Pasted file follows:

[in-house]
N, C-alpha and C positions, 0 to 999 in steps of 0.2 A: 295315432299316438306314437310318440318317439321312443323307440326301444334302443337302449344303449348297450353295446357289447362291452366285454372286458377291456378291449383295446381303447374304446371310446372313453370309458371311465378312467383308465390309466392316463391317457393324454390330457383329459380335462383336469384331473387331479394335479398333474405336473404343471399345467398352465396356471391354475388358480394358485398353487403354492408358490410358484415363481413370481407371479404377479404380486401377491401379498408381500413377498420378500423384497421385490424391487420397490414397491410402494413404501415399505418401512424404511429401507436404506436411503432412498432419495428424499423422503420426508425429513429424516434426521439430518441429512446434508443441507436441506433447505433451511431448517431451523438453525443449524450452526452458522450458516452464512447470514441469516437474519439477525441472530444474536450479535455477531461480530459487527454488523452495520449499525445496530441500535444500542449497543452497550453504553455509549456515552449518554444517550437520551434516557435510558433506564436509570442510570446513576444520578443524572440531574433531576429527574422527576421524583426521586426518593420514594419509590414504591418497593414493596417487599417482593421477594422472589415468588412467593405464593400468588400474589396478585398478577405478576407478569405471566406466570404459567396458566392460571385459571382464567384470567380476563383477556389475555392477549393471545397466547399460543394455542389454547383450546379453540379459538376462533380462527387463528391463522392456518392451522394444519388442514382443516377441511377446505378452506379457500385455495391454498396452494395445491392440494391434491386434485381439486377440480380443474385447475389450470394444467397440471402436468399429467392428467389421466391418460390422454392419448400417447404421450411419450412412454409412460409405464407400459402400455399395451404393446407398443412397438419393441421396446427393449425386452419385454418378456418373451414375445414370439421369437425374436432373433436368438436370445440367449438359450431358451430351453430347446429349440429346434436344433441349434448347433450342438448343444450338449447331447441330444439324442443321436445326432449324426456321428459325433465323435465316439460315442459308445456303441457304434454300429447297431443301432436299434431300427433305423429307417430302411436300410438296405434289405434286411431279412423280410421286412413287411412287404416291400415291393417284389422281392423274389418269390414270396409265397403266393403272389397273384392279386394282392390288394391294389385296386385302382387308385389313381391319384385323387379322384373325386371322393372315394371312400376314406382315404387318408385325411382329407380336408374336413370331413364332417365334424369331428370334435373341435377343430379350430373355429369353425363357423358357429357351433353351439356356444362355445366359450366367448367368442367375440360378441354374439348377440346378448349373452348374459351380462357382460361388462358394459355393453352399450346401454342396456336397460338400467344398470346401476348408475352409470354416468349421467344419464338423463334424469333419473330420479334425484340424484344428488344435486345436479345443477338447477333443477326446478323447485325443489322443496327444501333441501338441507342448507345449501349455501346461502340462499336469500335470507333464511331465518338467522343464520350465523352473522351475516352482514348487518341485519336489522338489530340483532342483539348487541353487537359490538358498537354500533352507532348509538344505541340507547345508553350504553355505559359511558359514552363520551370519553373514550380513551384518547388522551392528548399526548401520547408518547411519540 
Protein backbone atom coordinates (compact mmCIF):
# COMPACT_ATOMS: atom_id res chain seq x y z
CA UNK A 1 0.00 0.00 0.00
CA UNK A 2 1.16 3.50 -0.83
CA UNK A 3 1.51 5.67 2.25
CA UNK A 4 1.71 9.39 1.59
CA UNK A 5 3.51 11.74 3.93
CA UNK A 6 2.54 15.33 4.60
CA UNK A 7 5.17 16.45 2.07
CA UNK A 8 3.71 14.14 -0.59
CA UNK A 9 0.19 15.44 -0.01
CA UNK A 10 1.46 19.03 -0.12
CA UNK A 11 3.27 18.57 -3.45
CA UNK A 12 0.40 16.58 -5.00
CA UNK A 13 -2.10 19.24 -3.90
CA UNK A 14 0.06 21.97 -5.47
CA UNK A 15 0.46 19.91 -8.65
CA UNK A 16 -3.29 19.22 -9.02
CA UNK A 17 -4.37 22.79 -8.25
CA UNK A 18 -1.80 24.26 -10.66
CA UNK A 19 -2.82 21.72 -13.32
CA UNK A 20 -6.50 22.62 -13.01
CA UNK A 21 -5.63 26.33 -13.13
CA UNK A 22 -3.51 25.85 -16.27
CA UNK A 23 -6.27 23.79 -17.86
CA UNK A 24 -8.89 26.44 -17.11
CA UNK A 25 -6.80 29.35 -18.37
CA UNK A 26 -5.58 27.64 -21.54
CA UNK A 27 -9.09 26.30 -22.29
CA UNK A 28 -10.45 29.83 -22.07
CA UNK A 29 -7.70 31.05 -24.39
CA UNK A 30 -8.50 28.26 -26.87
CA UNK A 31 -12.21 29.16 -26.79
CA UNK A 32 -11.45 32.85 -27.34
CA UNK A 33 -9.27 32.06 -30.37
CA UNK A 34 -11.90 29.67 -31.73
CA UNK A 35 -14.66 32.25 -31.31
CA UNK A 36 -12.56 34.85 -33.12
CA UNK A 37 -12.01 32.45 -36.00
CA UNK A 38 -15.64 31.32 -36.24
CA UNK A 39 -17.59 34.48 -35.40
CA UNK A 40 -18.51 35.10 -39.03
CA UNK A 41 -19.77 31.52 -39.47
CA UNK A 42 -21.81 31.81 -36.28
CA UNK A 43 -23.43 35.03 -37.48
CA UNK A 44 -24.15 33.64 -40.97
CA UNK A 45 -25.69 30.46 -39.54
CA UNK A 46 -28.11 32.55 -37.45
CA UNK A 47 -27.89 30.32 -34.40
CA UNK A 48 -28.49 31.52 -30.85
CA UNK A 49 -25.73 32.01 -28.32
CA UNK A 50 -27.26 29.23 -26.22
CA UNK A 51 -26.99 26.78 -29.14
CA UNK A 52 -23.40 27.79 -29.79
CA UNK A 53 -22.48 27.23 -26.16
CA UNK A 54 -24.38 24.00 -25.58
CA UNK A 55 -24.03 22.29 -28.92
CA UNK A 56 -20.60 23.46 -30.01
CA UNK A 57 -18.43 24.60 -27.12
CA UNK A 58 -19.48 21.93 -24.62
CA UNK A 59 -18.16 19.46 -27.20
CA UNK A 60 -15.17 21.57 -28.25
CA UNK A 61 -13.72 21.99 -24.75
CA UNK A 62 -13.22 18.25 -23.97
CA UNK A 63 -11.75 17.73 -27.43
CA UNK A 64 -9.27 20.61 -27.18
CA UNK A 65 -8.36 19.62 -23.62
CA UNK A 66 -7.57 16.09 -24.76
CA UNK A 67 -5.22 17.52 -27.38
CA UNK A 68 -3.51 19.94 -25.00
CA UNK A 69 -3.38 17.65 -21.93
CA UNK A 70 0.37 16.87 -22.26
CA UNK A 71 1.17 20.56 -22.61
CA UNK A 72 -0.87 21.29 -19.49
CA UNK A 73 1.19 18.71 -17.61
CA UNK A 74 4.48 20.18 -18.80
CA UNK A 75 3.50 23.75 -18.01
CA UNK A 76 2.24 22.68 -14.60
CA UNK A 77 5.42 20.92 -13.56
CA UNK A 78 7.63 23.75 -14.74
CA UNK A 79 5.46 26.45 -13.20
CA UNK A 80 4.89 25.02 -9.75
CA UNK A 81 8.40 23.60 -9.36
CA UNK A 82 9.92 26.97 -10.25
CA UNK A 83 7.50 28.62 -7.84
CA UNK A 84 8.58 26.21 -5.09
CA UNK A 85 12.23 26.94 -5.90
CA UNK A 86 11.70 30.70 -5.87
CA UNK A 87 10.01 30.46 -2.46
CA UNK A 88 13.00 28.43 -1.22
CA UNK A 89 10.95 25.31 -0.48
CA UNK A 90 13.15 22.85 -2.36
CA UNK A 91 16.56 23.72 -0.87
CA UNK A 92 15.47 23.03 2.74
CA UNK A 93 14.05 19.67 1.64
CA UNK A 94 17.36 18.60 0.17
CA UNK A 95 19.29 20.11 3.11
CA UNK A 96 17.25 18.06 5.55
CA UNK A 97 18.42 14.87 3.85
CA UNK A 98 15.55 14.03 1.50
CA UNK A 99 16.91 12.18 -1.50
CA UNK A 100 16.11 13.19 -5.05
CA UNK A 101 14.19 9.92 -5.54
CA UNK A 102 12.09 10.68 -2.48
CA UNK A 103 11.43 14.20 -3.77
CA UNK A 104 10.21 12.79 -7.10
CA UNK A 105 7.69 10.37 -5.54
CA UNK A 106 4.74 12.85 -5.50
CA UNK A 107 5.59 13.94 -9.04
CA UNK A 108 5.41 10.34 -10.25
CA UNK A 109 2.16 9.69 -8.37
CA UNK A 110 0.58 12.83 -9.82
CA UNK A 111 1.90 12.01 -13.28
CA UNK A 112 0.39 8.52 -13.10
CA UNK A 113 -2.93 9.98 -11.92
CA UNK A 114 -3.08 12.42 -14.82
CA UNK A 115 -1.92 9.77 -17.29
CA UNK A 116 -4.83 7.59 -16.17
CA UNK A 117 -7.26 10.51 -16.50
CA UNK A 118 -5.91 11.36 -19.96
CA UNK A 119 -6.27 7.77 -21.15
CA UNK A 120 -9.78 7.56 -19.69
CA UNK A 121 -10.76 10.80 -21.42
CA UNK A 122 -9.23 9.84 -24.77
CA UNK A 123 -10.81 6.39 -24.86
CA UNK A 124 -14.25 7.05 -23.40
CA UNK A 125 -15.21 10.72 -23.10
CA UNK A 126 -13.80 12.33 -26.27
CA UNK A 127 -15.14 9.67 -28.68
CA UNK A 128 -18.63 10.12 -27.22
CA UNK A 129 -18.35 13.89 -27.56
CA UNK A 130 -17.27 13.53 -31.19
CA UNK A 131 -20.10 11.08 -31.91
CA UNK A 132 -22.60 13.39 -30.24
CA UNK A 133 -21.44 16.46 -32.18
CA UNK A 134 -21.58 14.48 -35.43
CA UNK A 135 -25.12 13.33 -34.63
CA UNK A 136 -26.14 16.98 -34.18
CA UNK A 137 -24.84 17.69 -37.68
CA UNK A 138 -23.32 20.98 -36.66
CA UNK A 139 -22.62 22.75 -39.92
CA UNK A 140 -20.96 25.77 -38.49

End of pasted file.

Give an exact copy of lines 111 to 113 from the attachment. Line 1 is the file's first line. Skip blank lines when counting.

CA UNK A 107 5.59 13.94 -9.04
CA UNK A 108 5.41 10.34 -10.25
CA UNK A 109 2.16 9.69 -8.37